Villa d’Esta is considered somewhat of a fairytale experience that you have to see for yourself to believe. But why stop there? Spend the evening beforehand exploring the nearby Villa Adriana for a peak at emperor Hadrian’s “humble” estate.
Translating to Feast for the Rest of Us, the Festa de Noantri is a somewhat strange festival with ties to religion and the historically close-knit community of Trastevere. In short, it’s based on an event from 1535 where a statue of the Virgin Mary was found at the mouth of the Tiber after a storm by fishermen (who were the inhabitants of Trastevere). On the first Saturday after the feast of the Blessed Virgin of Mount Carmel (on July 16th) the statue, named Madonna Fuimerola, leaves its home at Santa Agata.
So, maybe you’re asking how this is fun for you. During these last two weeks of July when the statue is out, it’s paraded around the district. Locals cover it with jewelry, leather goods, and other trinkets or clothing all of which is handmade. It’s moved around from church to church surrounded by bands playing music and religious folk from near and far (but mostly near) celebrating. For the grand finale, in the evening of the last Sunday of July, the Madonna Fuimerola is paraded down the Tiber River in a boat as a reenactment of its founding event.
This is a prime example of a community coming together and exalting its culture. Whether you’re religious or not, it’s a unique experience to take part of actively or passively—the choice is yours.
No, we don’t mean in the Sistine Chapel (though you could tack that on). Michelangelo’s masterful creation is known world-wide and unanimously revered as a genius spectacle combining the book of Genesis and artistic creation. If you haven’t seen it in person, then you really need to.
During the summer in Rome, an amalgamation of traditional theater and modern projectors immerse you in 270° of creation where you’ll witness the birth of the Sistine Chapel. The Last Judgement Show is an incredible feast for the eyes, but if that’s not enticing then maybe the theme song by Sting is.
Italy is well-known for its artistic history art, whether it’s the stillness of portraits and deities frozen in marble or fluid ballets and dramatic operas. During summer in Rome, these traditional arts are mixed with modernity. Concerts series like Rock in Roma, Concerto del Tempietto, and the Roman Philharmonic Orchestra take the stage(s) through the city. From colorful projections behind vivid performances at the Forum of Augustus to concrete stages in Villa Ada, not a single corner of Rome is left untouched.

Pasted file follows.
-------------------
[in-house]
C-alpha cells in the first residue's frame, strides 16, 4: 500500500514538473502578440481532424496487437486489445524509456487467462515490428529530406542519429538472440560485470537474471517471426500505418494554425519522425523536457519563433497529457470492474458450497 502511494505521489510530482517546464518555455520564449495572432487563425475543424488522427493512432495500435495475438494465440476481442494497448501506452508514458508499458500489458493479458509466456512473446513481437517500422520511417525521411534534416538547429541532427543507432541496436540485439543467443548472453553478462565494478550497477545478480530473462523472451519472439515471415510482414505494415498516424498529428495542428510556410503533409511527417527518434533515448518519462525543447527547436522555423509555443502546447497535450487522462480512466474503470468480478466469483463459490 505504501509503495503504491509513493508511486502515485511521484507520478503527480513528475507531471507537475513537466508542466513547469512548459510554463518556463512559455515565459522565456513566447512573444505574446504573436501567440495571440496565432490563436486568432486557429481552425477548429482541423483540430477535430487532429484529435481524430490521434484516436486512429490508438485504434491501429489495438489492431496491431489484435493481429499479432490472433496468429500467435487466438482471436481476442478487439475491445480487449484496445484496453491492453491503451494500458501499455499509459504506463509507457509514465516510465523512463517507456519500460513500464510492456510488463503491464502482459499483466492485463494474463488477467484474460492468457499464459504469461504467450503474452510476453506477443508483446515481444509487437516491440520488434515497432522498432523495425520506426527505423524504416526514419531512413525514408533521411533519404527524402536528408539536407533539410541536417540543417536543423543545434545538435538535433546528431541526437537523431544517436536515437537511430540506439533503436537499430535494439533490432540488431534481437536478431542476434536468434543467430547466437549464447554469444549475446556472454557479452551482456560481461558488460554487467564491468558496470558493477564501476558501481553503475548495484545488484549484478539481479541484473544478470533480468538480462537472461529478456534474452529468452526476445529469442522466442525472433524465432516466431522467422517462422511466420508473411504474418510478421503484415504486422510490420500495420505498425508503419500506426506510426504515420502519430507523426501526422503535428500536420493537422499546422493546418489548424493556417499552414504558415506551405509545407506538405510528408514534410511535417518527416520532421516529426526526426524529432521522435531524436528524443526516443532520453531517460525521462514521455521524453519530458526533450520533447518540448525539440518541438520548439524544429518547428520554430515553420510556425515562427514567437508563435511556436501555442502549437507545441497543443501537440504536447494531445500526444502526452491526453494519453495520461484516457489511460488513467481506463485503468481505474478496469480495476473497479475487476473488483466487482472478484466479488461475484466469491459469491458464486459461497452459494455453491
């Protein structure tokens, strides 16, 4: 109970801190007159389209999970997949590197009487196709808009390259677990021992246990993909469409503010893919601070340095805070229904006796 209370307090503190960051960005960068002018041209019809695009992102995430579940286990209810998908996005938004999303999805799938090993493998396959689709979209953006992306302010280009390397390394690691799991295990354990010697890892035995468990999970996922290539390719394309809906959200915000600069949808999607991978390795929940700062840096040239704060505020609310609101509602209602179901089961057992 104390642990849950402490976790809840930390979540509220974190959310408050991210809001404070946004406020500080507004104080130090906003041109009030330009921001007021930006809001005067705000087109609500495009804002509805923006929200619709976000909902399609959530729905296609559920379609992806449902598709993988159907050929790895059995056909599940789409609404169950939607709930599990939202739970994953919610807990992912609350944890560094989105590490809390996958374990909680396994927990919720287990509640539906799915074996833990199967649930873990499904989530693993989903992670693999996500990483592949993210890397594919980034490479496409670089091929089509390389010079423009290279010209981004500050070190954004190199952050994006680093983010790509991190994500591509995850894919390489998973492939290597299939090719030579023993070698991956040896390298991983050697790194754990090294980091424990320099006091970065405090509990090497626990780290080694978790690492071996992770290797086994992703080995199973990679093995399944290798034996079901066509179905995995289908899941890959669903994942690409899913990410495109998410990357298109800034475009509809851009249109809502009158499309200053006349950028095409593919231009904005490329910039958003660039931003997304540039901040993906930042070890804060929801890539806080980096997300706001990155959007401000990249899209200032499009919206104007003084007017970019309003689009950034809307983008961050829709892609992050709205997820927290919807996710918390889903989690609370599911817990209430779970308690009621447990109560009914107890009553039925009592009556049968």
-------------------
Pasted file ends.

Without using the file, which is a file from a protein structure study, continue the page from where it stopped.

One thing Italy isn’t so known for is film, but Rome is certainly getting its fill. Summer is always full of blockbuster releases, which you can watch in English here in Rome. But the magic is in the location. Why sit indoors when you can be under the stars in Villa Borghese?
For theatre, the Baths of Caracalla isn't the only outdoor venue hosting performances. From the well-known Aida to the nationally-known Pirandelliana, there’s a performance for everyone. No matter where you wander off to you’re bound to stumble upon one of these happenings–planned or improvised–and what a good excuse to explore a new part of this expansive city.
Let's say you’re in Rome for a week, and while there are tons of things to see and do, maybe you want take a day to relax. The whole country is surrounded by seas and sandy beaches. Why not take an opportunity to experience the Mediterranean Sea. Ostia is a popular choice as well as Santa Severa. Cover your feet in black sand and cool off in the refreshingly clear waters while you get a taste of Roman beach culture.
Maybe salt water isn’t your thing. In that case, head to a lake! Lake Albano is incredible—and incredibly cold. You can sunbathe, swim, and take a romantic or relaxing boat ride around the crater in which the lake resides. Castel Gandolfo is also a quaint mountain town with an interesting history.
No matter which site you choose, you’re sure to have an experience only found at the shores of Italy. Speedos, black sand, blazing sun, and bronze skin. Summer is here.
We all know summer is tourist season no matter where you go. Why not escape the traditional to-dos and venture off into a cultural paradise waiting to be experienced? Step off the tourist wagon and set your sights on something local. Immerse yourself in local culture for a summer in Rome you'll never forget.